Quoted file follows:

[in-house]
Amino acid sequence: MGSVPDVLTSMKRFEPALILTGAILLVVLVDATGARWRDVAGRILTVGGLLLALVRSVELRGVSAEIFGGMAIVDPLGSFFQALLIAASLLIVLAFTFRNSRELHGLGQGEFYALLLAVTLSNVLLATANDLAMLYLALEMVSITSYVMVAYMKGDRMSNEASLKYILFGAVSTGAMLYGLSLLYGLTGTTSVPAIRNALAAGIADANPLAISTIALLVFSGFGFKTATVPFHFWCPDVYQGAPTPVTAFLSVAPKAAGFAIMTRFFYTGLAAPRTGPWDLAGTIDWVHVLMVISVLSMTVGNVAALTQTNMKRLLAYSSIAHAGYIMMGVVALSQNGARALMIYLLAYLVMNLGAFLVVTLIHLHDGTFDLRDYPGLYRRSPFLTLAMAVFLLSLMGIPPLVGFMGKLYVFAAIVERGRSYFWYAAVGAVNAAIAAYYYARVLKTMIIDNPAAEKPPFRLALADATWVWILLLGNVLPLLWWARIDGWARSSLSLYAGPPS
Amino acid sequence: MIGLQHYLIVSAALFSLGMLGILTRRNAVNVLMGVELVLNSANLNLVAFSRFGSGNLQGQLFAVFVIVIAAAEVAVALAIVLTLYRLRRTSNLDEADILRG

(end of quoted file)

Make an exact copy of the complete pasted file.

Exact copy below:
[in-house]
Amino acid sequence: MGSVPDVLTSMKRFEPALILTGAILLVVLVDATGARWRDVAGRILTVGGLLLALVRSVELRGVSAEIFGGMAIVDPLGSFFQALLIAASLLIVLAFTFRNSRELHGLGQGEFYALLLAVTLSNVLLATANDLAMLYLALEMVSITSYVMVAYMKGDRMSNEASLKYILFGAVSTGAMLYGLSLLYGLTGTTSVPAIRNALAAGIADANPLAISTIALLVFSGFGFKTATVPFHFWCPDVYQGAPTPVTAFLSVAPKAAGFAIMTRFFYTGLAAPRTGPWDLAGTIDWVHVLMVISVLSMTVGNVAALTQTNMKRLLAYSSIAHAGYIMMGVVALSQNGARALMIYLLAYLVMNLGAFLVVTLIHLHDGTFDLRDYPGLYRRSPFLTLAMAVFLLSLMGIPPLVGFMGKLYVFAAIVERGRSYFWYAAVGAVNAAIAAYYYARVLKTMIIDNPAAEKPPFRLALADATWVWILLLGNVLPLLWWARIDGWARSSLSLYAGPPS
Amino acid sequence: MIGLQHYLIVSAALFSLGMLGILTRRNAVNVLMGVELVLNSANLNLVAFSRFGSGNLQGQLFAVFVIVIAAAEVAVALAIVLTLYRLRRTSNLDEADILRG